Poor independence

“Independence was always my wish, dependency my destiny.” Alfred de Vigny

It’s a magic word: independence. No one will ever say that he does not want her, that he is not willing to fight for her, even to give his life in exchange. History tells us, however, that not everyone knows how to take advantage of it.

We Mexicans are celebrating 211 years of the cry of Dolores, which has always been presented to us as the date of our independence. The truth is that we did not reach this condition until 11 years later, in 1821. Almost no one understands, on the other hand, that independence took away a foreign yoke, but made us poorer.

In 1820, the last year of the colony, Mexico had a Gross Domestic Product per capita of 759 international Geary-Khamis dollars with a purchase value of 1990. After half a century of independence, in 1870, the figure had fallen 11.2 percent to 674 dollars (Angus Maddison, The World Economy; Development Center Studies, 2006). Wars, banditry, and lack of property rights plunged our country into the longest period of economic decline in recorded history. The Porfirio Díaz regime would have to arrive, as repudiated as the colony by official history, for there to finally be an advance in prosperity.

We Mexicans did not know how to take advantage of our independence to give ourselves a better standard of living. The United States (which declared itself independent in 1776, but continued to fight a revolutionary war against Great Britain until 1783) had a GDP per capita of $ 1,257 Geary-Khamis in 1820. By 1870 he had doubled his median income to 2,445. Mexico, which in 1820 had a GDP per person 60.4 percent of that of the United States, in 1870 it was already only 27.6 percent.

The Americans did something right with their independence, while we handled it very poorly. Between 1820 and 1870 the American Union surpassed in GDP per capita such wealthy nations as Germany, France and Switzerland, lagging only behind the Netherlands and the United Kingdom, which it would surpass not long after. In contrast, Mexico became dramatically impoverished in that same half century.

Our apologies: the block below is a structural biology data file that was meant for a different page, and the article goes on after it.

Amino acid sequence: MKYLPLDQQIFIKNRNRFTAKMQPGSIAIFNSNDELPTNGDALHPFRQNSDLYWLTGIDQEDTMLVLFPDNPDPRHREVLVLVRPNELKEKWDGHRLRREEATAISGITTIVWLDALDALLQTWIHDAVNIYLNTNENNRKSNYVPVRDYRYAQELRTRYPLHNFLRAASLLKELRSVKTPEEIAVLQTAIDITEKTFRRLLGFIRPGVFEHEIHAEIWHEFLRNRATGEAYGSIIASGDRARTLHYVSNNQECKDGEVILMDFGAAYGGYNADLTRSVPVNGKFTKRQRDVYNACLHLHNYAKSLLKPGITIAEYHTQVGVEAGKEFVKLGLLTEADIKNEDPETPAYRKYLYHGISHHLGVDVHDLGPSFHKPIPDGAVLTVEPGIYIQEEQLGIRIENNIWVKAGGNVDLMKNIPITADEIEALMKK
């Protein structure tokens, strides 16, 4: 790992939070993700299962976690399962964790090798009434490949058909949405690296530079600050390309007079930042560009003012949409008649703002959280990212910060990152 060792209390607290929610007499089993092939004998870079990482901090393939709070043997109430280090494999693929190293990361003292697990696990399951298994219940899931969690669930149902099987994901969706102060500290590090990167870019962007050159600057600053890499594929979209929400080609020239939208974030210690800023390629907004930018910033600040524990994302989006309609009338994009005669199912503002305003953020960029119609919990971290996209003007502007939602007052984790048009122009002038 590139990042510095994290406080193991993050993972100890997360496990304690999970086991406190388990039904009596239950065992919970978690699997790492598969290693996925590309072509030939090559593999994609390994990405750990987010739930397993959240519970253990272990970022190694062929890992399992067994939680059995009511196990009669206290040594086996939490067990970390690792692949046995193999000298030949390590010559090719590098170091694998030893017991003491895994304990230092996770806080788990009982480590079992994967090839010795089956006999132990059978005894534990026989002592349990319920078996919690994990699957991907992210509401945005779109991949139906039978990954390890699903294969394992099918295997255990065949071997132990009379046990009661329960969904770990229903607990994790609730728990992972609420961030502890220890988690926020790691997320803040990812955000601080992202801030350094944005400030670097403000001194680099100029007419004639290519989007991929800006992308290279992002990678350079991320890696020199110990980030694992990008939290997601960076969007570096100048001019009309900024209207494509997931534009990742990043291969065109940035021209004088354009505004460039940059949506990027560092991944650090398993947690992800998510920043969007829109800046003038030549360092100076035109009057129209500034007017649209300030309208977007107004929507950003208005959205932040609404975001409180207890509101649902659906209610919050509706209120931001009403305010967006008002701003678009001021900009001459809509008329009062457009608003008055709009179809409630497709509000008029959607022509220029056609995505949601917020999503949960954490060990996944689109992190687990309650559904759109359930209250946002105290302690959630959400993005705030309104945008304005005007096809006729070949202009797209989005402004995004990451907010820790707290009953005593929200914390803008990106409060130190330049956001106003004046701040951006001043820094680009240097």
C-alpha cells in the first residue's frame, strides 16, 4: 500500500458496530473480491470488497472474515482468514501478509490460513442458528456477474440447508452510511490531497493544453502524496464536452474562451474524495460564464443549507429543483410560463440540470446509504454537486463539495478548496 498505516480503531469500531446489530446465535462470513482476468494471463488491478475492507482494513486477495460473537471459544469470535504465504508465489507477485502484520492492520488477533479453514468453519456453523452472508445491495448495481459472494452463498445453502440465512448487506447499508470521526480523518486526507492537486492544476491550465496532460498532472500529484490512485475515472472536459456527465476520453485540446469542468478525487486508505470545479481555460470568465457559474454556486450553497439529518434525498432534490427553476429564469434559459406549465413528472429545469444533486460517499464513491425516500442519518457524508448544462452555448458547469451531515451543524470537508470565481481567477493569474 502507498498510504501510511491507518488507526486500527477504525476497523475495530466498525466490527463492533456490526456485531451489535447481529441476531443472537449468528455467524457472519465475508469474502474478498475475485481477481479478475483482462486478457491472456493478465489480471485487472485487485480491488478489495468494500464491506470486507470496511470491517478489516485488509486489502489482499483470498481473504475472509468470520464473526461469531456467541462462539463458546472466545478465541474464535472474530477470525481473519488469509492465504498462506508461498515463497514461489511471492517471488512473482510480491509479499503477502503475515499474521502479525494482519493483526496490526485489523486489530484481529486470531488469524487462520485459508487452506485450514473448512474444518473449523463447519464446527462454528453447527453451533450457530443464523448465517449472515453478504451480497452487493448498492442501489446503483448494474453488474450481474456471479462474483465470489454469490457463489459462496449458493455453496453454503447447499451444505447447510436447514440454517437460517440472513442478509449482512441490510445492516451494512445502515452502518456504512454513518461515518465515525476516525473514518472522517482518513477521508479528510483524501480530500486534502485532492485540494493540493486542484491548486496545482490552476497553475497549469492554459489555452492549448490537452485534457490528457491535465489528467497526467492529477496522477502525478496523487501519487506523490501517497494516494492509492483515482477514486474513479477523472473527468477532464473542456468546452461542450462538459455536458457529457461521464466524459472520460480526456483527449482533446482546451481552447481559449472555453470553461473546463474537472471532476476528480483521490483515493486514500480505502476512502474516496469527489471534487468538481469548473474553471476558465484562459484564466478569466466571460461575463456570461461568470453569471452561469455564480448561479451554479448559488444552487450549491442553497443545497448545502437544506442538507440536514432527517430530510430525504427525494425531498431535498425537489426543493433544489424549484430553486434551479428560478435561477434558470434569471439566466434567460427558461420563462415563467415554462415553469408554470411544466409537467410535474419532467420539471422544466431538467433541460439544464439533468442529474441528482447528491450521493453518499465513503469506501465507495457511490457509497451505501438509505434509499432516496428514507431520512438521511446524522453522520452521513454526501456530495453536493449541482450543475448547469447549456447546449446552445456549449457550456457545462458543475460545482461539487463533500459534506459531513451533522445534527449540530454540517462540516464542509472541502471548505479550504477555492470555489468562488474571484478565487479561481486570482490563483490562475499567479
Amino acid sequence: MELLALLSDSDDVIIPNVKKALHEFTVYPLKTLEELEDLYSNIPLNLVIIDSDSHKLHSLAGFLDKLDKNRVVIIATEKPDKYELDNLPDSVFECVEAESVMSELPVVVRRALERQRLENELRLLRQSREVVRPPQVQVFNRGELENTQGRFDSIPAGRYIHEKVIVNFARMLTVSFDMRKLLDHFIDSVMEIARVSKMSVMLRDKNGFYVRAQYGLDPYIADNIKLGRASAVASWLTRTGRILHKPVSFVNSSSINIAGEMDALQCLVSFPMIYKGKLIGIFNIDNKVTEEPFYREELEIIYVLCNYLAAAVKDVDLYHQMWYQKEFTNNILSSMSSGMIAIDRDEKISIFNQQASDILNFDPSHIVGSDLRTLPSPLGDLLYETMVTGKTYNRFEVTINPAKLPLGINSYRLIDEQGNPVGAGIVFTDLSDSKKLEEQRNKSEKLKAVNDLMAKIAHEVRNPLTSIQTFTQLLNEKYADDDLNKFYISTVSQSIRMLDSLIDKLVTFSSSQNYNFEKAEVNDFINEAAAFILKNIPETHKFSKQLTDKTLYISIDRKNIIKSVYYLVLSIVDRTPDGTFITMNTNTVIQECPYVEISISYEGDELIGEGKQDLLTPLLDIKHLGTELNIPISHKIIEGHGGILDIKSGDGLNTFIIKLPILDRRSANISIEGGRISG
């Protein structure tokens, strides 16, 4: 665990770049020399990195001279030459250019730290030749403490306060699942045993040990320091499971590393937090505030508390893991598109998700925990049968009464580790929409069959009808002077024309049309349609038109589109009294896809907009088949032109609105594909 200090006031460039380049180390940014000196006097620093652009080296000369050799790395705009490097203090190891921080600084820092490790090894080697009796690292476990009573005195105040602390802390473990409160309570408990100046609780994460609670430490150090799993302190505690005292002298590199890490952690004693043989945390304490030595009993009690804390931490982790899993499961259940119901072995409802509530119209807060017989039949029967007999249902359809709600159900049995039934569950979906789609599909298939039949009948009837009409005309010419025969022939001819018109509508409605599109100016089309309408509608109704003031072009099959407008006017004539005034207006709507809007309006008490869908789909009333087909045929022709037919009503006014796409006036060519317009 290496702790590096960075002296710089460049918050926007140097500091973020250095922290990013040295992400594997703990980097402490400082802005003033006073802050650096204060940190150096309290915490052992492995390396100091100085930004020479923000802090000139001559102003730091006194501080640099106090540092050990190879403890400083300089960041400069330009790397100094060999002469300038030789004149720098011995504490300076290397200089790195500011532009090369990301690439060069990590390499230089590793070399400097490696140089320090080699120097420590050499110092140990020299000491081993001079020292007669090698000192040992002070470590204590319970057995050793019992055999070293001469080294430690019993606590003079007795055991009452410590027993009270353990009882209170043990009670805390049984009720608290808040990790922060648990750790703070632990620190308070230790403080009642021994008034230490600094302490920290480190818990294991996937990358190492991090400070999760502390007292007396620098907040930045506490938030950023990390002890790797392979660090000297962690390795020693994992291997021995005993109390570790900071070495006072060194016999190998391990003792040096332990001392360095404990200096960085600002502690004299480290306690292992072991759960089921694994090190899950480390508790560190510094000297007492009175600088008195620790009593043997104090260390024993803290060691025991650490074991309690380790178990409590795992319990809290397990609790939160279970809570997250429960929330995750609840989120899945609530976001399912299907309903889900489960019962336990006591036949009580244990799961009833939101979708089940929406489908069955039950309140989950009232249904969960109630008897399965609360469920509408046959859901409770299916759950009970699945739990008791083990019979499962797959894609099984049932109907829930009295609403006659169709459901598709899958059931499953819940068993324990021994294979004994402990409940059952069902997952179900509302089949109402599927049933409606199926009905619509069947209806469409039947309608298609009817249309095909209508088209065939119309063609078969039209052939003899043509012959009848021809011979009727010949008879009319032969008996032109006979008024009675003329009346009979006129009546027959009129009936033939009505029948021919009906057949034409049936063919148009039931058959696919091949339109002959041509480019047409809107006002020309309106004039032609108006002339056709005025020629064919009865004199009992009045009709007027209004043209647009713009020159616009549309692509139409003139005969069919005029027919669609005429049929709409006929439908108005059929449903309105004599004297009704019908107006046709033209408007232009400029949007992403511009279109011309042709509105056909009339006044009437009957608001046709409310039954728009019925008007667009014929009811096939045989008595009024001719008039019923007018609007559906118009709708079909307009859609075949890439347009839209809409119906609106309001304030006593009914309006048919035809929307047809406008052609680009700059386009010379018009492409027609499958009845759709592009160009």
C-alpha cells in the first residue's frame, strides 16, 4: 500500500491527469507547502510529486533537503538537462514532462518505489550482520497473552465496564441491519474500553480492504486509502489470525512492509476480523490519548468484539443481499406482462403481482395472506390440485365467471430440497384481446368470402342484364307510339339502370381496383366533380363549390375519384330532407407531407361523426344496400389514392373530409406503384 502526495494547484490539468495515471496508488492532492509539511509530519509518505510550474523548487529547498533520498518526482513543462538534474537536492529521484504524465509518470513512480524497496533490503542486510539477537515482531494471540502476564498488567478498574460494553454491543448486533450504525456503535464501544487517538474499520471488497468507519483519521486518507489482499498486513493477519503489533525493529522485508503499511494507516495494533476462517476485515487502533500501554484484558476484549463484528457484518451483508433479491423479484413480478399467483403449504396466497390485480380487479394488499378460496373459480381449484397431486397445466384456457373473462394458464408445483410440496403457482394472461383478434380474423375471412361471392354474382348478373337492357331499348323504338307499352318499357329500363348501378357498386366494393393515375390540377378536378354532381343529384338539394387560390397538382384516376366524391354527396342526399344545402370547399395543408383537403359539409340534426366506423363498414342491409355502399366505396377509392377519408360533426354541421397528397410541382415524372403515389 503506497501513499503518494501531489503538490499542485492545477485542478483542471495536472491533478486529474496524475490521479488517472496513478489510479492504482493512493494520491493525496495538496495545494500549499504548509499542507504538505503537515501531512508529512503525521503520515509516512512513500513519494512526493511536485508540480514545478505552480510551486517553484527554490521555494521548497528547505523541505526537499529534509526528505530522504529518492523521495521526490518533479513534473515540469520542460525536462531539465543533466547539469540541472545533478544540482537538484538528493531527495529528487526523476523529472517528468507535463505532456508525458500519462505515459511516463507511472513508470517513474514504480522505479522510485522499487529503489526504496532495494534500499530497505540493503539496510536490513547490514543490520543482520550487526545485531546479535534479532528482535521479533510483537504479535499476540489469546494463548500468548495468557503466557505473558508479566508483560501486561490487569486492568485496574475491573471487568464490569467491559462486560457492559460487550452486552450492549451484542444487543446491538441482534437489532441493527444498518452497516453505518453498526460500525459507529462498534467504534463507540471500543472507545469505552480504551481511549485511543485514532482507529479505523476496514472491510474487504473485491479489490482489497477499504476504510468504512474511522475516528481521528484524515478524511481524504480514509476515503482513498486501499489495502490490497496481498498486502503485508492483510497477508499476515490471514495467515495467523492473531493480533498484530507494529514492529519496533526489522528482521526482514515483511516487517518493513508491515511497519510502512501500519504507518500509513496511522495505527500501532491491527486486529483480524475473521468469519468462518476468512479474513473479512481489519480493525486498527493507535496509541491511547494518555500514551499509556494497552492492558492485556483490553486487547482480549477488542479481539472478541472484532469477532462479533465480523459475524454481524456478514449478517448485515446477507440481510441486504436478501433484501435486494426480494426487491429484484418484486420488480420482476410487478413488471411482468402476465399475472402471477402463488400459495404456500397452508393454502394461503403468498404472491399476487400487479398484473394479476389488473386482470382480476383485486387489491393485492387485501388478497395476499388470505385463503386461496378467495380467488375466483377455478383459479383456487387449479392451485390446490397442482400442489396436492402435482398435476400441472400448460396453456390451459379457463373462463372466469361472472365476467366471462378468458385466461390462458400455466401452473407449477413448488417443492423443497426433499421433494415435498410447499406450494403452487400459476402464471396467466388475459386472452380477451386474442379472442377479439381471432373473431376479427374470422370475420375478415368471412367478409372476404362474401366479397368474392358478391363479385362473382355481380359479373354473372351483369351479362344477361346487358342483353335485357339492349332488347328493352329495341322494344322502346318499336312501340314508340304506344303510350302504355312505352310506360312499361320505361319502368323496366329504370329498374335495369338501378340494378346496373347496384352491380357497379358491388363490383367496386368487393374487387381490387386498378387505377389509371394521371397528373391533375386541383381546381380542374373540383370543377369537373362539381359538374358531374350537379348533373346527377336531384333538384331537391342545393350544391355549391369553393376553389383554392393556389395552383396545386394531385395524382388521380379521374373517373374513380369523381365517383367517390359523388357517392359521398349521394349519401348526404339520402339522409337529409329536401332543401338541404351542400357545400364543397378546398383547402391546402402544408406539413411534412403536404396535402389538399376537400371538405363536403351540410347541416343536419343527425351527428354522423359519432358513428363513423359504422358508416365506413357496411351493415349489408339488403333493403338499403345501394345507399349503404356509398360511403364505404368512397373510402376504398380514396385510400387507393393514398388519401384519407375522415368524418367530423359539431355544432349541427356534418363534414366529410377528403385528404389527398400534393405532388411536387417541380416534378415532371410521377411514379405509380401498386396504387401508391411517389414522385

The priest Miguel Hidalgo did not demand the independence of Mexico at dawn on September 16, 1810; he simply protested against the bad colonial government and asked to preserve the crown of New Spain for Fernando VII, the Desired, legitimate successor of King Carlos IV. The Mexican Creoles, however, were increasingly convinced that the territory could no longer remain subject to the Spanish crown.

Independence came to an end by an alliance between a group of conservative creoles, represented by the royalist Colonel Agustín de Iturbide, and another of liberal insurgents led by Vicente Guerrero, who maintained a focus of resistance in the southern mountains. Contrary to what happened in the United States, where a government was soon consolidated that was able, through democratic elections, to resolve in peace the differences between revolutionaries, in Mexico conservatives and liberals fought one war after another without allowing a situation of peace and order that made investment and growth possible.

It was no more than our fault: we Mexicans independently created the conditions that led to our poverty, while Americans diligently built their prosperity. The fact is that 50 years after independence Mexico was poorer than when the colonial era ended.


The Electoral Court has revoked the fines to Samuel García, the governor-elect of Nuevo León, because it considered that the messages on networks from his wife, the influencer Mariana Rodríguez, are “inherent” to a marital relationship. Okay, but then other supports from spouses and family will have to be accepted as well. Better it would be to eliminate the censorship in the campaigns.

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